On the other hand, catabolic events are dominant in OA, and cells are exposed to degenerative enzymes such as aggrecanases (e.g., ADAMTS-4, ADAMTS-5) [12, 14], collagenases (e.g., MMP-1, MMP-3, MMP-8, MMP-13) [15], and gelatinases (e.g.,MMP-2 and MMP-9), all of which have implications in articular cartilage degeneration [16].

A number of growth factors [17] play a role in OA pathology, such as transforming growth factor-β [18], BMP-2 [19], insulin growth factor 1 (IGF-1) [20], and fibroblast growth factor (FGF), but the exact regulation of chondrocyte physiology is still not completely understood.

Recent studies in our laboratory [21, 22] have identified the epidermal growth factor receptor (EGFR) and its ligand transforming growth factor alpha (TGFα) as possible mediators of cartilage degeneration [23,24,25]. The human TGFA gene locus was also strongly linked to hip OA and cartilage thickness in genome-wide association studies [26, 27].

TGFα stimulates EGFR signaling and activates various cell-signaling pathways in chondrocytes, including extracellular signal-regulated kinase 1 and 2 (ERK1/2) and phosphoinositide 3-kinase (P13K) [28]. EGFR signaling plays important roles in endochondral ossification [29, 30], growth plate development [29], and cartilage maintenance and homeostasis [31,32,33], but many aspects of its action in the cartilage are still not well understood. However, both protective and catabolic effects of EGFR signaling in OA have been reported, suggesting context-specific roles of this pathway [34].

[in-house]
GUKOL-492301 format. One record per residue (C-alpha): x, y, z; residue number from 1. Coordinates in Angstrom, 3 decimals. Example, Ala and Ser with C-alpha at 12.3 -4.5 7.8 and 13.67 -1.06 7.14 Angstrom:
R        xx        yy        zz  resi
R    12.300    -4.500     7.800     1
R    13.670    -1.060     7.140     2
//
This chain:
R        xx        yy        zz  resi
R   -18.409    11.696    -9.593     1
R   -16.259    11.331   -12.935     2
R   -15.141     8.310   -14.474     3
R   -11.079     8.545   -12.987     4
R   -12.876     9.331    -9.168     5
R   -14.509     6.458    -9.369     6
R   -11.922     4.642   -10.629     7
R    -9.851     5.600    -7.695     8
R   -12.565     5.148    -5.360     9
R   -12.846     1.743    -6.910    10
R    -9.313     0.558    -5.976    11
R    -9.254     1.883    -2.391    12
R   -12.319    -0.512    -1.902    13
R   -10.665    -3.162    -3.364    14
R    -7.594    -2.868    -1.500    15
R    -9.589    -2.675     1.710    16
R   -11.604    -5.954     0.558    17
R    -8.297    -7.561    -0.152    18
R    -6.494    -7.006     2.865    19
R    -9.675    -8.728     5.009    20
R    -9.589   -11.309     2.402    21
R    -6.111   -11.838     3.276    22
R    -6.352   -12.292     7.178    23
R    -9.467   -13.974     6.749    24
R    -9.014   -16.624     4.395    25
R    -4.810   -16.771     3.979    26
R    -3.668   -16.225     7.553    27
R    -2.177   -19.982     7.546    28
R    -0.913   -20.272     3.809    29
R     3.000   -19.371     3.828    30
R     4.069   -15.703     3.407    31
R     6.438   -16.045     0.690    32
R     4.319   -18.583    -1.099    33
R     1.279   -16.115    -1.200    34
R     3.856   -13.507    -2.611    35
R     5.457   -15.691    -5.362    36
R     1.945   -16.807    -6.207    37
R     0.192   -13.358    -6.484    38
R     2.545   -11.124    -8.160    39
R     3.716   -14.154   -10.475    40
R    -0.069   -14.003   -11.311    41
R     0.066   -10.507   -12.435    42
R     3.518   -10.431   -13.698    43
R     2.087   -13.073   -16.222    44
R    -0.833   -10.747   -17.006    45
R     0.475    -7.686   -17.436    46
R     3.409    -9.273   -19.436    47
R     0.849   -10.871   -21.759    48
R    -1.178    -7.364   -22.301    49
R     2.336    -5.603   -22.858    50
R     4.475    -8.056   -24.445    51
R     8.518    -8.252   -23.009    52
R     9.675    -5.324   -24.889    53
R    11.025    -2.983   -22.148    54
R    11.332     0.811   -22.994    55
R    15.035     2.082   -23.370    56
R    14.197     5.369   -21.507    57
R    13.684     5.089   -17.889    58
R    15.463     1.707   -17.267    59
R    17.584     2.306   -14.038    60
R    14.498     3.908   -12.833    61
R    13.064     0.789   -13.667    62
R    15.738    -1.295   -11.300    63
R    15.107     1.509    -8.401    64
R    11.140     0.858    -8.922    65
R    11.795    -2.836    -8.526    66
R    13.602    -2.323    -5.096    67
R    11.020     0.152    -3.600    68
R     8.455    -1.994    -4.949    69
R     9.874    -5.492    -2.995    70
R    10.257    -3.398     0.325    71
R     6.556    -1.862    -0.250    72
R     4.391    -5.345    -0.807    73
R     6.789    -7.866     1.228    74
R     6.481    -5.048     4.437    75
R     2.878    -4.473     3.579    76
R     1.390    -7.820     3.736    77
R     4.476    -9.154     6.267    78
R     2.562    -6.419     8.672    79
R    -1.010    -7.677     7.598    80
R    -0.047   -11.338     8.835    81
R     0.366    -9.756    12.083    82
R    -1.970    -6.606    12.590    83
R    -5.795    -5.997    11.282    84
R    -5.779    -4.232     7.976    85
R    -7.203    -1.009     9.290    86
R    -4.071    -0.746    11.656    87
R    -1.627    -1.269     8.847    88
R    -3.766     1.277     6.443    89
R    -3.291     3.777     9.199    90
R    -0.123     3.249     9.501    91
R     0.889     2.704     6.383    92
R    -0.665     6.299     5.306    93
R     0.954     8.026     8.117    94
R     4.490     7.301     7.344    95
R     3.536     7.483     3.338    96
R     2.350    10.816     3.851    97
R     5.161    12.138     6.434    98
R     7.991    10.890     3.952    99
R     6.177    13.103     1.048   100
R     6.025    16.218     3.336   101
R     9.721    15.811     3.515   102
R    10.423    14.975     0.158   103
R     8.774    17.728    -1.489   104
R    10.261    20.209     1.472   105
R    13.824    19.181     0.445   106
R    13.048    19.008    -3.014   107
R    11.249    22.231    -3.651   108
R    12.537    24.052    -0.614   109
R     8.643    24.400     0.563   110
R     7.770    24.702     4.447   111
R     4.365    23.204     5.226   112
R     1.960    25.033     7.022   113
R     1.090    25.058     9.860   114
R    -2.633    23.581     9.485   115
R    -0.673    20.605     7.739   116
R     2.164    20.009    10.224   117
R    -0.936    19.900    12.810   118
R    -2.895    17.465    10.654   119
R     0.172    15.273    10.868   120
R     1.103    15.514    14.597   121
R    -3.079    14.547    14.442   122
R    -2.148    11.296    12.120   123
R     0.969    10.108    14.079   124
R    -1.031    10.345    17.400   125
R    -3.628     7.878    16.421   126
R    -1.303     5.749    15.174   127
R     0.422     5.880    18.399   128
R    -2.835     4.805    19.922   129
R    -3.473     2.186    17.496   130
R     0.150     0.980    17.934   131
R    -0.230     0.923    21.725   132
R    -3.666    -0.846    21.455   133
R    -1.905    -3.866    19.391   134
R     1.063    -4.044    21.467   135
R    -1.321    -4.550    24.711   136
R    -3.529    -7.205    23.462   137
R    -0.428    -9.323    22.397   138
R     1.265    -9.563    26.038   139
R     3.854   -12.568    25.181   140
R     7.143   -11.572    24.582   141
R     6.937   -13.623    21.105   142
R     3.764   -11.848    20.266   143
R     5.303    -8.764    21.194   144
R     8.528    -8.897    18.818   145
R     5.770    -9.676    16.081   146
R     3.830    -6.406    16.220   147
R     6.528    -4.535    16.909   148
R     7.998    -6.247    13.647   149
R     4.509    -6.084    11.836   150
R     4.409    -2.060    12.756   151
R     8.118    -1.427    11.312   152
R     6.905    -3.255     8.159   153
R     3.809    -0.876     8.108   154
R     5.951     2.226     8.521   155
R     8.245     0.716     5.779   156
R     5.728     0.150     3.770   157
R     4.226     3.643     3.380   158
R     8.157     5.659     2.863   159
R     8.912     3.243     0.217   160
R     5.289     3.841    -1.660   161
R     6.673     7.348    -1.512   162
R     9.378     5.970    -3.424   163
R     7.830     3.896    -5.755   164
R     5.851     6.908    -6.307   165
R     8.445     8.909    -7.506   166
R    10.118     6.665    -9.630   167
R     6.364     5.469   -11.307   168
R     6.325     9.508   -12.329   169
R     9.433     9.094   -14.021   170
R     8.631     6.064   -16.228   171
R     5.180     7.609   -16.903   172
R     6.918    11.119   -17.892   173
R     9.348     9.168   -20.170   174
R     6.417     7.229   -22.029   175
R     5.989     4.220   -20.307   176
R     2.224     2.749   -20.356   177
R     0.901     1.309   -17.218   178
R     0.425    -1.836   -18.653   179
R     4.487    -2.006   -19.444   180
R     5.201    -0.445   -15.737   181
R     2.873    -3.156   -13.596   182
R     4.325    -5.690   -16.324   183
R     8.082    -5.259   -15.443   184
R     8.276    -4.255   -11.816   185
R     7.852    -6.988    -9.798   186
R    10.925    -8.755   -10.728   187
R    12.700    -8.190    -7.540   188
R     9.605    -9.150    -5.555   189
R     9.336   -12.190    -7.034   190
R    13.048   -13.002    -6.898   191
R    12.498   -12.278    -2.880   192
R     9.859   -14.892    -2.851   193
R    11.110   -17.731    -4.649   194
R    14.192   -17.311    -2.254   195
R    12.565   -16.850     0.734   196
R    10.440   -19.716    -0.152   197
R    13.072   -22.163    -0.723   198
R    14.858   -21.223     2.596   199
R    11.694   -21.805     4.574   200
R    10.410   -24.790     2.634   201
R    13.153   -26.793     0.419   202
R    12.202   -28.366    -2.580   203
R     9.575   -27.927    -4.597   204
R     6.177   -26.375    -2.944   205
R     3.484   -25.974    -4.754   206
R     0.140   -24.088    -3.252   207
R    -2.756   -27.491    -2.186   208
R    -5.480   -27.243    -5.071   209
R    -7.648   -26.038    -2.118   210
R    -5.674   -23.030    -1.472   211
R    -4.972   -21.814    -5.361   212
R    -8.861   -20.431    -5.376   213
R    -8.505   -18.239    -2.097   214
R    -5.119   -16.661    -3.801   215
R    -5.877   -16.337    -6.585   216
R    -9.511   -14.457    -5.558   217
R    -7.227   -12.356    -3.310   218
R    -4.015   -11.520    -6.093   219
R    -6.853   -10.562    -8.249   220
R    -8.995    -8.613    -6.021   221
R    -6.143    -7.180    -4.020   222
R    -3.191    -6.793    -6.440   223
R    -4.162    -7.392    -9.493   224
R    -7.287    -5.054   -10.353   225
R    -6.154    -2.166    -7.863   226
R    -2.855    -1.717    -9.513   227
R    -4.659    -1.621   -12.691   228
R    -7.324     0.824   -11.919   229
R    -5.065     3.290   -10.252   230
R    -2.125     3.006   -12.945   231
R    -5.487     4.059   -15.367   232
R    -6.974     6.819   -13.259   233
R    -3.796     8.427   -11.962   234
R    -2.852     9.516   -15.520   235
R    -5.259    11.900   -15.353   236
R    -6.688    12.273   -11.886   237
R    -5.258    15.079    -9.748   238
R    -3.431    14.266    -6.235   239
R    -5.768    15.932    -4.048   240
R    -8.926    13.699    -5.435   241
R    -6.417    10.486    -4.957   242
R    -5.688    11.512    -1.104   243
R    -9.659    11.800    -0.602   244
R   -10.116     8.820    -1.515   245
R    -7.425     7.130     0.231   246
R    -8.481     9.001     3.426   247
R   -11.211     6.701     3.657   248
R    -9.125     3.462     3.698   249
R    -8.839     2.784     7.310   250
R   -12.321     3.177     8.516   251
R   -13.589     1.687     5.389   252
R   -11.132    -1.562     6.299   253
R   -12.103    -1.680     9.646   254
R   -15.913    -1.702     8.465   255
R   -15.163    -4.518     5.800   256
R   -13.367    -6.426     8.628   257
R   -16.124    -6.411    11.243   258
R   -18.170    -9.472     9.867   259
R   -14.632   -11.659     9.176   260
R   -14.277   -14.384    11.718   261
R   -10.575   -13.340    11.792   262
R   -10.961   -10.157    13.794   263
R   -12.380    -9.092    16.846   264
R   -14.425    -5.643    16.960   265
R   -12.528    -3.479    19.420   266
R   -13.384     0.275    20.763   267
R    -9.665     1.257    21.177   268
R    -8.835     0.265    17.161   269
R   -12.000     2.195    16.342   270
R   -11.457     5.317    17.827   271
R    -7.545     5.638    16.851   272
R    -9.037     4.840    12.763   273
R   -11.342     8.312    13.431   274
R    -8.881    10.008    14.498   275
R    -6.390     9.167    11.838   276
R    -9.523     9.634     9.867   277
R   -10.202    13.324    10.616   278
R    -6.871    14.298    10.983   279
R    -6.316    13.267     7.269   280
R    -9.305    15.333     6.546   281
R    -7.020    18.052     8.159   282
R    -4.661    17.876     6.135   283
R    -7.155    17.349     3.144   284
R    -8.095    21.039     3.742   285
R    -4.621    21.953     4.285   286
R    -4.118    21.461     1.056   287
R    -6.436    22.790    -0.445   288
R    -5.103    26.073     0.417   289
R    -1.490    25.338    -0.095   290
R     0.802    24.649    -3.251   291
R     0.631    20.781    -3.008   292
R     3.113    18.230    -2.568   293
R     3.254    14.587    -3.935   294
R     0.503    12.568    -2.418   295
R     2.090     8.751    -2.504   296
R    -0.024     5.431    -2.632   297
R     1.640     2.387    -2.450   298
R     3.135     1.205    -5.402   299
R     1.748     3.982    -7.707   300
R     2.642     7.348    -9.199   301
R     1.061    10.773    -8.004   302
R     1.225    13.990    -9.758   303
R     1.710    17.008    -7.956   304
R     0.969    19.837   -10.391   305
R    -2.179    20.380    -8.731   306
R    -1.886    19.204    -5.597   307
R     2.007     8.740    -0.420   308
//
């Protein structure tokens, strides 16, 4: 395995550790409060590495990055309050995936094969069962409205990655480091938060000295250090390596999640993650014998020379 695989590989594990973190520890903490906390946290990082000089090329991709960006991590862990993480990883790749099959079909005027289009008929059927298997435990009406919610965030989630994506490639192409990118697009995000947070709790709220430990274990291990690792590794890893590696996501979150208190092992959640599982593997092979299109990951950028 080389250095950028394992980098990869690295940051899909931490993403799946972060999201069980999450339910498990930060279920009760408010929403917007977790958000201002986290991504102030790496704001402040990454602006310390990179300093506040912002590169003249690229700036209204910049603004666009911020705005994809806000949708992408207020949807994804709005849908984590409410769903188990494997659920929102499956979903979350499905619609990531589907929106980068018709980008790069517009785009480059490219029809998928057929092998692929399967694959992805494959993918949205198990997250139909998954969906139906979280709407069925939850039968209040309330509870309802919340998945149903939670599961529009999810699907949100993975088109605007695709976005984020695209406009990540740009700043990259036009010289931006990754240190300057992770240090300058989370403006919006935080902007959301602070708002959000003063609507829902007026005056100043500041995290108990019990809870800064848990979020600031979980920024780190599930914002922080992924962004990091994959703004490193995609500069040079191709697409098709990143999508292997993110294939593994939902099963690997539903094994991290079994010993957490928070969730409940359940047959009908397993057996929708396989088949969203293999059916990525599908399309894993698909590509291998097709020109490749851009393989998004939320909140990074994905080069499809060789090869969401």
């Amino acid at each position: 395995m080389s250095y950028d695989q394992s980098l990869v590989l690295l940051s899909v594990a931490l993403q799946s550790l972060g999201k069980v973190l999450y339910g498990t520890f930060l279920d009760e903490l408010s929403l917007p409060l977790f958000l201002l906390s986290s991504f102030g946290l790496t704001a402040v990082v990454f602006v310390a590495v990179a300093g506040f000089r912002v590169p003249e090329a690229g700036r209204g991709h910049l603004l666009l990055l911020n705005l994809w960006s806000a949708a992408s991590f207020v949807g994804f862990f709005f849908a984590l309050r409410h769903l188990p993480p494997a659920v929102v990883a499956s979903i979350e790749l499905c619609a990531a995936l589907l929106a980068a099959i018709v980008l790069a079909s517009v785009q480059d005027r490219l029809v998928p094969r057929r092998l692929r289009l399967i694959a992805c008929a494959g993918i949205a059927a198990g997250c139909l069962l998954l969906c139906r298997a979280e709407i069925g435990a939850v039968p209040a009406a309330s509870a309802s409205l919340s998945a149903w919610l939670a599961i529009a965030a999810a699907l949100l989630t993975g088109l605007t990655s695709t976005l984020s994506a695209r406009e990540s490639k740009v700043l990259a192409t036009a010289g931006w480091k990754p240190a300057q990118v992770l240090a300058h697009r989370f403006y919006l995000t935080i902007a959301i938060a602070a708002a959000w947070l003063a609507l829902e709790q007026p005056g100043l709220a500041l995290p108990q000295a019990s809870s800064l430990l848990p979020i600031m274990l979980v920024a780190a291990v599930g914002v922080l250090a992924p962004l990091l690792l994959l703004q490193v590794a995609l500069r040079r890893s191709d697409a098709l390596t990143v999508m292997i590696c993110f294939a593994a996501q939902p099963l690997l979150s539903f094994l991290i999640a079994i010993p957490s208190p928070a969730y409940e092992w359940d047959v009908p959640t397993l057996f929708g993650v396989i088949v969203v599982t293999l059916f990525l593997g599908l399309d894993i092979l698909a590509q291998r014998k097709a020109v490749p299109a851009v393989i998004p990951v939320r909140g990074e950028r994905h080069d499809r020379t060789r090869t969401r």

Mitogen-inducible gene 6 (Mig-6) is also known as Gene 33, ErbB receptor feedback inhibitor 1 (ERRFI1), or RALT and is found in the cytosol [35]. Mig-6 protein binds to and inhibits EGFR signaling through a two-tiered mechanism: suppression of EGFR catalytic activity and receptor downregulation [36].

Interestingly, various studies have reported that loss of Mig-6 induces the onset of OA-like symptoms in mice [35, 37,38,39]. Cartilage-specific (Col2-Cre) knockout of Mig-6 mice results in the formation of chondro-osseous nodules in the knee, but also increased thickness of the articular cartilage in the knee, ankle, and elbow [40]. Prx1-Cre-mediated knockout of Mig-6 in the limb mesenchyme results in a similar phenotype as that observed in cartilage-specific knockout mice [32].

These phenotypes appeared to be caused by an increase in chondrocyte proliferation in articular cartilage, supported by the increased expression of Sox9 and EGFR activation in the cartilage [32]. Since our studies suggest dosage- and/or context-specific roles of EGFR signaling in the process of cartilage degeneration in OA, in this study, we used a cartilage-specific (Col2-Cre) to examine effects of Mig-6 overexpression specifically in articular cartilage. We hypothesized that overexpression of Mig-6/EGFR accelerates cartilage degeneration during aging.

reference link: https://arthritis-research.biomedcentral.com/articles/10.1186/s13075-020-02213-z

More information: Yulong Wei et al, Targeting cartilage EGFR pathway for osteoarthritis treatment, Science Translational Medicine (2021). DOI: 10.1126/scitranslmed.abb3946